First of all, this recipe calls for a 9-inch square pan; I think coffee cakes should be round. Second, it did not make nearly enough of the topping. And once it was done cooking, the topping that you put in the middle sunk to the bottom and stuck to the pan.

The cake was pretty light, which I appreciate (there is nothing worse than dense cake!), but it didn't have much flavor. I did enjoy the addition of cinnamon to the topping mixture, so I would be tempted to apply that to future coffee cake recipes that I try, but I don't think I will make this recipe again.

October 11, 2010

Reese's Pieces and Peanut Butter Cup Blondies

Peanut Buttery Goodness!

Although I had to use every ounce of patience I possess to place the Reese's Pieces in rows, I am glad I did because they look so cute!

Of course this is a Martha Stewart recipe - would we expect anything less festive from her? She only called for Reese's Pieces, and while I prefer them over peanut butter cups, I know someone who loves the peanut butter cups, so I decided to do half and half.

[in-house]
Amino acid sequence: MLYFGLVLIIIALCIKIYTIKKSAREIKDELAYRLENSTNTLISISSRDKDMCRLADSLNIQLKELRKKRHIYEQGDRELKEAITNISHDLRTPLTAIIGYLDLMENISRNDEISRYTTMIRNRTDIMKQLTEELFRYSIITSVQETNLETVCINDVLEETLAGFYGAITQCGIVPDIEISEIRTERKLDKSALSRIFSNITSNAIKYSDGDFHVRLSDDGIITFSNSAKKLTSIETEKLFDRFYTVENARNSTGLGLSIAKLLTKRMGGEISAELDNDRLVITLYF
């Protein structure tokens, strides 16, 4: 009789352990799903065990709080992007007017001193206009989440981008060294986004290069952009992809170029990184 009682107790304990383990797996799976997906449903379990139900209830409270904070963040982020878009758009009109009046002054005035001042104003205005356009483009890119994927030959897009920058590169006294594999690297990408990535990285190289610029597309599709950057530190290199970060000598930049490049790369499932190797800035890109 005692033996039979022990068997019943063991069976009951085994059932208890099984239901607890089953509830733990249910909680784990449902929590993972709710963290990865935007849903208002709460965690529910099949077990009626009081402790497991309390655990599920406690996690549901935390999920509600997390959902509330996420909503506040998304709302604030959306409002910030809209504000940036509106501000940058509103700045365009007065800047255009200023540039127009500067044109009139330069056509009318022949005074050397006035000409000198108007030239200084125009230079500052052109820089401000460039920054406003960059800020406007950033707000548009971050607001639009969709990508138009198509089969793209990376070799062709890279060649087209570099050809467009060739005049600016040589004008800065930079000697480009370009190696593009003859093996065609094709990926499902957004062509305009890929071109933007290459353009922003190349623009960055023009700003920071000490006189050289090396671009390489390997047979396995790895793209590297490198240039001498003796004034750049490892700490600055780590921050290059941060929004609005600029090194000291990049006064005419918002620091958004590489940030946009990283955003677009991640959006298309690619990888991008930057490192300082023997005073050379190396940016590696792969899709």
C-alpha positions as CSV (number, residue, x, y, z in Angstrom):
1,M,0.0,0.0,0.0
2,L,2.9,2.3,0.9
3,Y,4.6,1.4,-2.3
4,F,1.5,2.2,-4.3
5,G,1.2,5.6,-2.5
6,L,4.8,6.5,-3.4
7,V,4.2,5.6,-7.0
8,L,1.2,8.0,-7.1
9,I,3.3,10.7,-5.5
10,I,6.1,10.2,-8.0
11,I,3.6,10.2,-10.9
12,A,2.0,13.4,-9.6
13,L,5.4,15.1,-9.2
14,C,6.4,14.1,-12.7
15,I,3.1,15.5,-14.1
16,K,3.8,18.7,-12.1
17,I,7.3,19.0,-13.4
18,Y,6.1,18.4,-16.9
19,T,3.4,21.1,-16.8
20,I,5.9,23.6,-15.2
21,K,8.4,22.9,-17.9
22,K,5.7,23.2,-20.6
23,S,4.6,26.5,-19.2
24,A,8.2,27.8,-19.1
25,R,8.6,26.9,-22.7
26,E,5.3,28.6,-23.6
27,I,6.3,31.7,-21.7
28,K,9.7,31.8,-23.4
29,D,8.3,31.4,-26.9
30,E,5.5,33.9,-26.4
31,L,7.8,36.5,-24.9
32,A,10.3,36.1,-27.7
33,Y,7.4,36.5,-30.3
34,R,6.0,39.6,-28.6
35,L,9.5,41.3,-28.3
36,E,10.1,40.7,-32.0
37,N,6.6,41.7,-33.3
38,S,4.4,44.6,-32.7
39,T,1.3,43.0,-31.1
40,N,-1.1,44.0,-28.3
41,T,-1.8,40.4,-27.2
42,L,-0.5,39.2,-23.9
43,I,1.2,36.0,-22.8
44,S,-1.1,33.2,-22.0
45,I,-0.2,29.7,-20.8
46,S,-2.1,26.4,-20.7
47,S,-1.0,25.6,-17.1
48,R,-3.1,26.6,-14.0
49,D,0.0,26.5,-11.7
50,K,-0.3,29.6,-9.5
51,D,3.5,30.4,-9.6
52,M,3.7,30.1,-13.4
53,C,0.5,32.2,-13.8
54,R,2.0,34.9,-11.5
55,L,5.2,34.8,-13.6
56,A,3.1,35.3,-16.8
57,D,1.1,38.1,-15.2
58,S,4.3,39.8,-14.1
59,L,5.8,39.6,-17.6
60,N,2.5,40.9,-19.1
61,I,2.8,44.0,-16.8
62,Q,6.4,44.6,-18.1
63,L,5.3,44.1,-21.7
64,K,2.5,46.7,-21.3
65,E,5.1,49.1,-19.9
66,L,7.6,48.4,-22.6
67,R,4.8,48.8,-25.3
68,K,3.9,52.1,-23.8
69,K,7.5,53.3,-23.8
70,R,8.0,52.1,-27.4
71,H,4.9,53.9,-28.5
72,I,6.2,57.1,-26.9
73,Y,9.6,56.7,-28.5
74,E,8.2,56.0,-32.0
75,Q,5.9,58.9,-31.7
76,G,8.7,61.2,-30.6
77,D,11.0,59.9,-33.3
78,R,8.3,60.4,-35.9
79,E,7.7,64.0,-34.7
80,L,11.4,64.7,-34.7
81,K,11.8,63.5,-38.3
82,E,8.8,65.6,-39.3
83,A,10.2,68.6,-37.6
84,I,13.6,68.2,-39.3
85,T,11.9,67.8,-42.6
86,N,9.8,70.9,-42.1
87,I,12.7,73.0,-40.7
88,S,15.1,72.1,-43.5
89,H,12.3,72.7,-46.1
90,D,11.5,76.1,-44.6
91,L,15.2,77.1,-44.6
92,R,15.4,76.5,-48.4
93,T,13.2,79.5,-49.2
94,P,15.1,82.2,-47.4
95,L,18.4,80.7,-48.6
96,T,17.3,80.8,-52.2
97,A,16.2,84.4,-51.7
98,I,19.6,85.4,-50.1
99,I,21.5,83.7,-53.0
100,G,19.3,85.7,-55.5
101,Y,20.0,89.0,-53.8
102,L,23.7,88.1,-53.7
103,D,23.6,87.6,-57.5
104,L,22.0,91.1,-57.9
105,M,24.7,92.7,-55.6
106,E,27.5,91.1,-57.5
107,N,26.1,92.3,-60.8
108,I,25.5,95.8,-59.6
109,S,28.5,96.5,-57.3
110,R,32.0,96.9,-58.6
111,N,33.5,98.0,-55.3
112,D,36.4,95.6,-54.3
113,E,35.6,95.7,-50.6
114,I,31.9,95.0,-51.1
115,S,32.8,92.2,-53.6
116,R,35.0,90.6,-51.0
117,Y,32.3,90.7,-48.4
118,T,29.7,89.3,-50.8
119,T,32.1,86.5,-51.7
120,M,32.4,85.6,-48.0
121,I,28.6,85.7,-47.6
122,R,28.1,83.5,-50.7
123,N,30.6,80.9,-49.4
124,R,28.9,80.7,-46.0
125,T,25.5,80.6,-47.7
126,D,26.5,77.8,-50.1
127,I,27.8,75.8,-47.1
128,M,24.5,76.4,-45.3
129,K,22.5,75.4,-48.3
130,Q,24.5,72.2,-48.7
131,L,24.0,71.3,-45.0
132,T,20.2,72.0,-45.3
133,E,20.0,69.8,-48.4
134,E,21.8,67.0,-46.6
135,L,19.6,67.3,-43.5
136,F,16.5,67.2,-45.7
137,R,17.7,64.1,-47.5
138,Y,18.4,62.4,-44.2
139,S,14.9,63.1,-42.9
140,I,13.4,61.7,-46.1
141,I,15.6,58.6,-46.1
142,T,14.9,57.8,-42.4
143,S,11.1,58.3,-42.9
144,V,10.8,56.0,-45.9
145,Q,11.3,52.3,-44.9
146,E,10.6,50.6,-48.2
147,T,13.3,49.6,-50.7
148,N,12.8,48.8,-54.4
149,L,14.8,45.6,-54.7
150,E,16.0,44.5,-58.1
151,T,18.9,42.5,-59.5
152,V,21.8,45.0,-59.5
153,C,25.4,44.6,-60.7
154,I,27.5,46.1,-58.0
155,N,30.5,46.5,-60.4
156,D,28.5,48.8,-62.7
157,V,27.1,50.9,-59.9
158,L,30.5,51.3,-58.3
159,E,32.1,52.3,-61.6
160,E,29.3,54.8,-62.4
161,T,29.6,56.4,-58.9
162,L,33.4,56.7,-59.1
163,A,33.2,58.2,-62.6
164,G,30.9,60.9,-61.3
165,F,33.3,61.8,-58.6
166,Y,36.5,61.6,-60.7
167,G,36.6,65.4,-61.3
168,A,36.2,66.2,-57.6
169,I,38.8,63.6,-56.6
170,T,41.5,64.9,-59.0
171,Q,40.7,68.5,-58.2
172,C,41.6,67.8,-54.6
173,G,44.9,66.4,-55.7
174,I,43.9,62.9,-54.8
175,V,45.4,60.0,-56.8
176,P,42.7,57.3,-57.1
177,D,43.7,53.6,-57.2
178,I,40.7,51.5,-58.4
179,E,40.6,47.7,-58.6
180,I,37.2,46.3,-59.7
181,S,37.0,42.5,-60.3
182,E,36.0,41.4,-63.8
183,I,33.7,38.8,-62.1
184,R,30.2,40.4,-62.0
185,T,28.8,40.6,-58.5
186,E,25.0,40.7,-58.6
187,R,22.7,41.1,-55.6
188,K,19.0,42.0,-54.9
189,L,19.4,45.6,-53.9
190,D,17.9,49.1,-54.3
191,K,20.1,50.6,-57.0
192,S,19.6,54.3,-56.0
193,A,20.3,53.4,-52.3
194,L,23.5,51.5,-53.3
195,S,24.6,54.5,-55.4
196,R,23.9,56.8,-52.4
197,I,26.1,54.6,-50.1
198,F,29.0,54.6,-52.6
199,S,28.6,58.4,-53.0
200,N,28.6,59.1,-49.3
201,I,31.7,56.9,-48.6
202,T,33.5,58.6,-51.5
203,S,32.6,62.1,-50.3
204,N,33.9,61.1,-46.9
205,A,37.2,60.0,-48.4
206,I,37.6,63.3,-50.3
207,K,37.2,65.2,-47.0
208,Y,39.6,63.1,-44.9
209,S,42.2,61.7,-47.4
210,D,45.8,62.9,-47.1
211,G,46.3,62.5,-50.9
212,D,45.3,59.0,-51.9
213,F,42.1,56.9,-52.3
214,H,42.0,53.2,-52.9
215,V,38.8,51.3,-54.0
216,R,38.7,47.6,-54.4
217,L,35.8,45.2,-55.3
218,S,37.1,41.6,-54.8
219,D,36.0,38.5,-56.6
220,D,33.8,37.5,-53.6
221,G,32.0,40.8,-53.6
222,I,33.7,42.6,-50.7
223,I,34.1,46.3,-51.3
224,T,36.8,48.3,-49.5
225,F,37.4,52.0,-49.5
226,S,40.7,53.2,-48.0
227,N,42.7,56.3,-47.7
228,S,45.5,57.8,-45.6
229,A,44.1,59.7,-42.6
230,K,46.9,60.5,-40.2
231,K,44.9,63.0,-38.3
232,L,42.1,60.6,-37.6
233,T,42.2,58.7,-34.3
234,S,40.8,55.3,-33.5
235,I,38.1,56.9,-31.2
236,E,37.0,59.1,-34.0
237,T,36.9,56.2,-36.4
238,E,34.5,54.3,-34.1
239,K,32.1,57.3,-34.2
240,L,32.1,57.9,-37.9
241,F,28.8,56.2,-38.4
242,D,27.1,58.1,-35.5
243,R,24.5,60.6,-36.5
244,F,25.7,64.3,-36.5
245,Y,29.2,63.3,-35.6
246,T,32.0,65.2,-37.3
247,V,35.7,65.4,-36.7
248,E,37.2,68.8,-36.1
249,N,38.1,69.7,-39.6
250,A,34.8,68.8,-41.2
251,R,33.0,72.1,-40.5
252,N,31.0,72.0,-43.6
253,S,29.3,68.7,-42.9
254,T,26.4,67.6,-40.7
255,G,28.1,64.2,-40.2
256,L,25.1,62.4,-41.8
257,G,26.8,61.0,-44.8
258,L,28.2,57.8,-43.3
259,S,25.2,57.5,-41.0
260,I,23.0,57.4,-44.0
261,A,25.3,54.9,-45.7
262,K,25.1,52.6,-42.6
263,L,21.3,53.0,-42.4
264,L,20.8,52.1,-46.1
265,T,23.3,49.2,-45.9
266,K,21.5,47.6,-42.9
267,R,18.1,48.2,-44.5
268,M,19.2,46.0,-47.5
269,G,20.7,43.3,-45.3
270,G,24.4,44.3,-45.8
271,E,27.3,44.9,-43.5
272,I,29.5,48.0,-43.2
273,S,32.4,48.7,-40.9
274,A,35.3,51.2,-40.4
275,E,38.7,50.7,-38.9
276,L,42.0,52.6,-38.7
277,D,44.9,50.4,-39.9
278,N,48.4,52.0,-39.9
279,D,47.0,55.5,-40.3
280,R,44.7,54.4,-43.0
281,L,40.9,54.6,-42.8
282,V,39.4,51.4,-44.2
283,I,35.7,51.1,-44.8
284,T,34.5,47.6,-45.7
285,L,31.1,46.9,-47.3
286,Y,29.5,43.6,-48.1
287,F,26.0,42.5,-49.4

This recipe was really easy to make and turned out delicious. I definitely recommend it for any upcoming Halloween festivities!

October 1, 2010

Wide Noodles with Broccolini, Feta, Lemon and Pine Nuts

Photo from Washingtonpost.com

This recipe was featured in the Washington Post's "Dinner in 20 minutes" column (although on their website, it says "Dinner in 25 minutes"), and for the first time in my life, I was able to make dinner in the time it took for the water to boil and the noodles to cook. Such an accomplishment!

This dish was pretty good. It didn't wow us. The recipe only calls for lemon zest and I didn't get any lemon flavor from the finished product. If I make it again, I will certainly use some juice too. One thing I did learn from this dish is that Trader Joe's block of feta cheese is super delicious! Not too salty and harsh as a lot of brands of feta can be. It was creamy and actually made me want to eat feta plain!